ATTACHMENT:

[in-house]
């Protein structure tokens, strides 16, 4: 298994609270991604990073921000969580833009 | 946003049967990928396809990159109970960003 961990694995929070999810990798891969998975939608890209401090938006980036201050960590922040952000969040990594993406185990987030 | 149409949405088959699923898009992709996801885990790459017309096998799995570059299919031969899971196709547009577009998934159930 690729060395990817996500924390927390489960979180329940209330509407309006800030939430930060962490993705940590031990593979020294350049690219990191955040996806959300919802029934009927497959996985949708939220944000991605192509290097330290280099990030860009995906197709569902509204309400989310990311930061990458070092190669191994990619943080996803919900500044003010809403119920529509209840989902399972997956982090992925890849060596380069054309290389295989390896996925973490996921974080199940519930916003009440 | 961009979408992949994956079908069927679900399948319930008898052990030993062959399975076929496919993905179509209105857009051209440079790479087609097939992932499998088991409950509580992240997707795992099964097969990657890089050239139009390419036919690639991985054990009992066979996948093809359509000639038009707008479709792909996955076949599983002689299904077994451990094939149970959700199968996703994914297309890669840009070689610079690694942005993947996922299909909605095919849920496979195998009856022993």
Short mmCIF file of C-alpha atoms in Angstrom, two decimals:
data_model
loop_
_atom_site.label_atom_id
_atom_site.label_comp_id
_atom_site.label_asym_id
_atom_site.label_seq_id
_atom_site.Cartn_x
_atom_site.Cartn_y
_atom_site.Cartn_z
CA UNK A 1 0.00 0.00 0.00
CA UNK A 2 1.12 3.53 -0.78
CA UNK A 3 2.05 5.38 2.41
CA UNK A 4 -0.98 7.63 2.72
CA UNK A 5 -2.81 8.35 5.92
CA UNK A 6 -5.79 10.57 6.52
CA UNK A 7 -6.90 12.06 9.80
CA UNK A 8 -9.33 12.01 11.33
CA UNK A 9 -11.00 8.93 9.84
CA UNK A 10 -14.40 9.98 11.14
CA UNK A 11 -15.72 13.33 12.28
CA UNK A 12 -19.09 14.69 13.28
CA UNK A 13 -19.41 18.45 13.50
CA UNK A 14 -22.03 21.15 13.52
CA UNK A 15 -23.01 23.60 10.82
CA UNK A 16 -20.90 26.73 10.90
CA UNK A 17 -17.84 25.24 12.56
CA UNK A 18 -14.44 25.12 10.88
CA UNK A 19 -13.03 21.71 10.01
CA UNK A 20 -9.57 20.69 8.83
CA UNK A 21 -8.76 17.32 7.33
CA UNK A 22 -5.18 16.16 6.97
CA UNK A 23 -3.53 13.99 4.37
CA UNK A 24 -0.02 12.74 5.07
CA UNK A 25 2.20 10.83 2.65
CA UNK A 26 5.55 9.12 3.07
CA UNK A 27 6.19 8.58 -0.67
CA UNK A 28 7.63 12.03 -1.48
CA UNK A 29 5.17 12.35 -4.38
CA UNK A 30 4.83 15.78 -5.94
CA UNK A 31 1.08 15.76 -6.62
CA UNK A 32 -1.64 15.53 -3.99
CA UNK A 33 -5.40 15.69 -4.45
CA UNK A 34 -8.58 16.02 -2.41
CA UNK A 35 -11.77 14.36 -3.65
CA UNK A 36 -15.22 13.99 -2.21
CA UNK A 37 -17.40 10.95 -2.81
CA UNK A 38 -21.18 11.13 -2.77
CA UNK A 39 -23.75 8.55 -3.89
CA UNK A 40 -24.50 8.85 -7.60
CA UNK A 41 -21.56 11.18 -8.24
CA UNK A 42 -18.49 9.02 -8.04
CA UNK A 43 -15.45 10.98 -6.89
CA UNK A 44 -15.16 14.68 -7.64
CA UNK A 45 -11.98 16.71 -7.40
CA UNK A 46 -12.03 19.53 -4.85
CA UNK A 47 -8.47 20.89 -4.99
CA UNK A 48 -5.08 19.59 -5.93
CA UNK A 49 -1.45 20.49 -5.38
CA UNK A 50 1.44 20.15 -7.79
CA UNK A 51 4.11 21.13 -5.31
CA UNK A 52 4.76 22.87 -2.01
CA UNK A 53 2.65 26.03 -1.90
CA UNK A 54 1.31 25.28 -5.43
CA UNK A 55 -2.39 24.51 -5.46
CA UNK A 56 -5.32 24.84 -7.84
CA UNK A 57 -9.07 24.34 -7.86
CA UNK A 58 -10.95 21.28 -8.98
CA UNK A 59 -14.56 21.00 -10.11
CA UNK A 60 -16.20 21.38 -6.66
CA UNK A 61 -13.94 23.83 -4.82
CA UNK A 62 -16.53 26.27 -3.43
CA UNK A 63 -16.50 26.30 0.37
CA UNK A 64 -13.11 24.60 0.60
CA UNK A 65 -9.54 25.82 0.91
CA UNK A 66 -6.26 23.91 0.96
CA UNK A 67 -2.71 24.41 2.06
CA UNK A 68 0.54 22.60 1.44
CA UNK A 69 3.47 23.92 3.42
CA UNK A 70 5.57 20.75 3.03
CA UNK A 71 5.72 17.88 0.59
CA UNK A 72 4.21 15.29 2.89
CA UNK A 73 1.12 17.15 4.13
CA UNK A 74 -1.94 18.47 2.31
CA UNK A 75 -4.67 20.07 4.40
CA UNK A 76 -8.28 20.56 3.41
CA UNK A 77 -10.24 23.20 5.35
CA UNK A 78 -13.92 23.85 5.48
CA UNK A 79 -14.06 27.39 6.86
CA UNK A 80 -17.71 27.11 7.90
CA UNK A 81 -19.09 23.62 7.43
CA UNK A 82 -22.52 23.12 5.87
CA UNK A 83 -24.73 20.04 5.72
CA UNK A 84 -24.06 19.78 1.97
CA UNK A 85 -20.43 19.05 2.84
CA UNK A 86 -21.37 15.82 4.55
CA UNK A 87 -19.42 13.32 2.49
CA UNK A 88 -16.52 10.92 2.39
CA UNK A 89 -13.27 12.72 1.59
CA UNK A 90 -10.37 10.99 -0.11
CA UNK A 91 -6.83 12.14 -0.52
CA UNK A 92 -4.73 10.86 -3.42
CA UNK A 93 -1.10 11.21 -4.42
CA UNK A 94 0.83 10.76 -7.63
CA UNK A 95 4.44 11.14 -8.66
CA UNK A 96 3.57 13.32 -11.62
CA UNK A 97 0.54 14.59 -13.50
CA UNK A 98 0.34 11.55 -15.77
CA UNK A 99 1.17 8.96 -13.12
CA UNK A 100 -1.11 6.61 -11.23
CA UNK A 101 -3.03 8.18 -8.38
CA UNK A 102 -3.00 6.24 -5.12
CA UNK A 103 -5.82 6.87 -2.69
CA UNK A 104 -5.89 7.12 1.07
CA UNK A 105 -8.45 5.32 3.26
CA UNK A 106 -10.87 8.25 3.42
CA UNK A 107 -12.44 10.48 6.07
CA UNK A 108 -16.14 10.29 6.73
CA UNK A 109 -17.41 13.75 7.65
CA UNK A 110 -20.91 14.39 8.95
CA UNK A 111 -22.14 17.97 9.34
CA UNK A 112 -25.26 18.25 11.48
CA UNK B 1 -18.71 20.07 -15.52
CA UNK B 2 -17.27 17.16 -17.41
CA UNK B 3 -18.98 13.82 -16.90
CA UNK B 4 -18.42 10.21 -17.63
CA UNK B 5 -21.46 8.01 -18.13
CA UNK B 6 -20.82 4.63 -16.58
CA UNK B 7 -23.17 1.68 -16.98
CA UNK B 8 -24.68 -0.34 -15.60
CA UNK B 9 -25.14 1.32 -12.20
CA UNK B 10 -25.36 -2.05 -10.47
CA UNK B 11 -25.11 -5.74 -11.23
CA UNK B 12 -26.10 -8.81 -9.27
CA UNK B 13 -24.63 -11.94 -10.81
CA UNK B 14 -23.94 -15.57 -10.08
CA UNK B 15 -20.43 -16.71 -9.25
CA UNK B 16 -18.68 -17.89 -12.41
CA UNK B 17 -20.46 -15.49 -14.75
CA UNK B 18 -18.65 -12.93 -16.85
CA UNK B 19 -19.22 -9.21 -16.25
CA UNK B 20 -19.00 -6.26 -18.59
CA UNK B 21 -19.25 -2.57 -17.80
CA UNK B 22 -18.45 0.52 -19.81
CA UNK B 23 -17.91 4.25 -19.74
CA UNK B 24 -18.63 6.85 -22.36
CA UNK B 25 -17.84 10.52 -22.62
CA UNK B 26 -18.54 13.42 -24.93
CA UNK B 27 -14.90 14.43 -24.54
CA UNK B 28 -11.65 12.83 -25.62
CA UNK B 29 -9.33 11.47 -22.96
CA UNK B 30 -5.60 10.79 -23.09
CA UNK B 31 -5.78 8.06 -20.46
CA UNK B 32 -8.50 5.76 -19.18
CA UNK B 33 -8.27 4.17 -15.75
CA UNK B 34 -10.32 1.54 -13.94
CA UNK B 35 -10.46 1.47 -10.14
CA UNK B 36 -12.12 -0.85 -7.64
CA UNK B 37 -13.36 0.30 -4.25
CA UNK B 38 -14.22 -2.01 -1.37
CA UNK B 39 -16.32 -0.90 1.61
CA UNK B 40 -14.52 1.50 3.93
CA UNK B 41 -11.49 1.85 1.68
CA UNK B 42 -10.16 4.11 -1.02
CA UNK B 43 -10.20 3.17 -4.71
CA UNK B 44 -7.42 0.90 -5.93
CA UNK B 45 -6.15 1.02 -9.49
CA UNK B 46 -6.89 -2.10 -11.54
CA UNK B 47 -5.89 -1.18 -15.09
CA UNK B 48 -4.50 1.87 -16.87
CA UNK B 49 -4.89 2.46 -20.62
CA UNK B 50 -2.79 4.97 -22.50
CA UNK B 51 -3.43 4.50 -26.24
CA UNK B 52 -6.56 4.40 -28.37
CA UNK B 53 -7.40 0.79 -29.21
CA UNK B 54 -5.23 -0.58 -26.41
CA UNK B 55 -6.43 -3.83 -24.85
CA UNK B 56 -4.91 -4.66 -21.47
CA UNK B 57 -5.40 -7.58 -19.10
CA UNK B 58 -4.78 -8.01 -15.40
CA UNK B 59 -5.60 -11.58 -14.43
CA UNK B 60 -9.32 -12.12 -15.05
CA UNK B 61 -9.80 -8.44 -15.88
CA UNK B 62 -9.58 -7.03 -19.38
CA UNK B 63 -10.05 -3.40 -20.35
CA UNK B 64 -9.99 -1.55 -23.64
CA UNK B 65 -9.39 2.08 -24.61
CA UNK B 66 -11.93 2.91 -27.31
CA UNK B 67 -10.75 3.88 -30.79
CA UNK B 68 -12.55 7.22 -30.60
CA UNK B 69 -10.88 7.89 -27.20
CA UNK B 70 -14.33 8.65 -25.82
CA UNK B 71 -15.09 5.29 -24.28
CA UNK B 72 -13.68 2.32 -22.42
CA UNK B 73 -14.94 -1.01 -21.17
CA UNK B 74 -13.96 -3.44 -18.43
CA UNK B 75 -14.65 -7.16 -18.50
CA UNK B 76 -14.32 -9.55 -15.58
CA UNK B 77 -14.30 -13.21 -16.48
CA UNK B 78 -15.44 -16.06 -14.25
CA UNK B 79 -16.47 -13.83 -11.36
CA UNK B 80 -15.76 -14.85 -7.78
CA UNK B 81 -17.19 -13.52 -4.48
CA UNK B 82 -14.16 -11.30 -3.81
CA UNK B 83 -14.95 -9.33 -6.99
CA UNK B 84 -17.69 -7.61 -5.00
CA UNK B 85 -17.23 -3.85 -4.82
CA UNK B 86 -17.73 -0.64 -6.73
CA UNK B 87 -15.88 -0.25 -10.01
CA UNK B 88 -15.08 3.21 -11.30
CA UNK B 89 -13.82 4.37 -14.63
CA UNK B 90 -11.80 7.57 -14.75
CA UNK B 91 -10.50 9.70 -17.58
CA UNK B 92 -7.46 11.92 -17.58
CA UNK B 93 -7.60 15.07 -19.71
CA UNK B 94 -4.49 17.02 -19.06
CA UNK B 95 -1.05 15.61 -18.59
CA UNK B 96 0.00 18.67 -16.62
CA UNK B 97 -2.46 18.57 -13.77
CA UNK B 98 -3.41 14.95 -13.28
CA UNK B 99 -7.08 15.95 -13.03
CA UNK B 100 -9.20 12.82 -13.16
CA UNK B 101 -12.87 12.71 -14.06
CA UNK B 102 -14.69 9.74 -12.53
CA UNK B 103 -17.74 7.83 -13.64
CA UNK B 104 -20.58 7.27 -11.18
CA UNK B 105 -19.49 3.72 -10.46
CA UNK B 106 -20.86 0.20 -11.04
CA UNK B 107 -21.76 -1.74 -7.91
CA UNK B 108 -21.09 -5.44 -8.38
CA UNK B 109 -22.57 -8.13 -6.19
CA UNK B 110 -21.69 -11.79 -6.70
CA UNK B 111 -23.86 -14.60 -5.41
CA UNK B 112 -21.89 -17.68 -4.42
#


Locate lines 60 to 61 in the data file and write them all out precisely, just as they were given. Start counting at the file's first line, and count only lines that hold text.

CA UNK A 48 -5.08 19.59 -5.93
CA UNK A 49 -1.45 20.49 -5.38